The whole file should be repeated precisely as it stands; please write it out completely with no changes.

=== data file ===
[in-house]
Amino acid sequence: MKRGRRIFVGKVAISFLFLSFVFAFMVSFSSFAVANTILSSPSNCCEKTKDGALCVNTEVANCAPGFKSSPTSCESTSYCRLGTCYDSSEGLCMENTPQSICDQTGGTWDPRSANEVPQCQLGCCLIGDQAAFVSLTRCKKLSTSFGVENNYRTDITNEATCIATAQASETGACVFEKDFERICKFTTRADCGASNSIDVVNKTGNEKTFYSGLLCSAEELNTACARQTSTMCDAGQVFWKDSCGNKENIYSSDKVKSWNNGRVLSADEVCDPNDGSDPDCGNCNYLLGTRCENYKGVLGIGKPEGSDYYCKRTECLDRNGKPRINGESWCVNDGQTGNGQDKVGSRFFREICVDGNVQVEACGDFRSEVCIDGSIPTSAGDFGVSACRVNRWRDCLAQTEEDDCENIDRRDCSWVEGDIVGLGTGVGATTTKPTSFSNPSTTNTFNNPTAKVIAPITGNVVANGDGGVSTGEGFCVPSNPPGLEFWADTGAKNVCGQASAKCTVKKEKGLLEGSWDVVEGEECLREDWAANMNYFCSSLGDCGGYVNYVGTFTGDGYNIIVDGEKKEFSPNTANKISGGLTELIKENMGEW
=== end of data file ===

[in-house]
Amino acid sequence: MKRGRRIFVGKVAISFLFLSFVFAFMVSFSSFAVANTILSSPSNCCEKTKDGALCVNTEVANCAPGFKSSPTSCESTSYCRLGTCYDSSEGLCMENTPQSICDQTGGTWDPRSANEVPQCQLGCCLIGDQAAFVSLTRCKKLSTSFGVENNYRTDITNEATCIATAQASETGACVFEKDFERICKFTTRADCGASNSIDVVNKTGNEKTFYSGLLCSAEELNTACARQTSTMCDAGQVFWKDSCGNKENIYSSDKVKSWNNGRVLSADEVCDPNDGSDPDCGNCNYLLGTRCENYKGVLGIGKPEGSDYYCKRTECLDRNGKPRINGESWCVNDGQTGNGQDKVGSRFFREICVDGNVQVEACGDFRSEVCIDGSIPTSAGDFGVSACRVNRWRDCLAQTEEDDCENIDRRDCSWVEGDIVGLGTGVGATTTKPTSFSNPSTTNTFNNPTAKVIAPITGNVVANGDGGVSTGEGFCVPSNPPGLEFWADTGAKNVCGQASAKCTVKKEKGLLEGSWDVVEGEECLREDWAANMNYFCSSLGDCGGYVNYVGTFTGDGYNIIVDGEKKEFSPNTANKISGGLTELIKENMGEW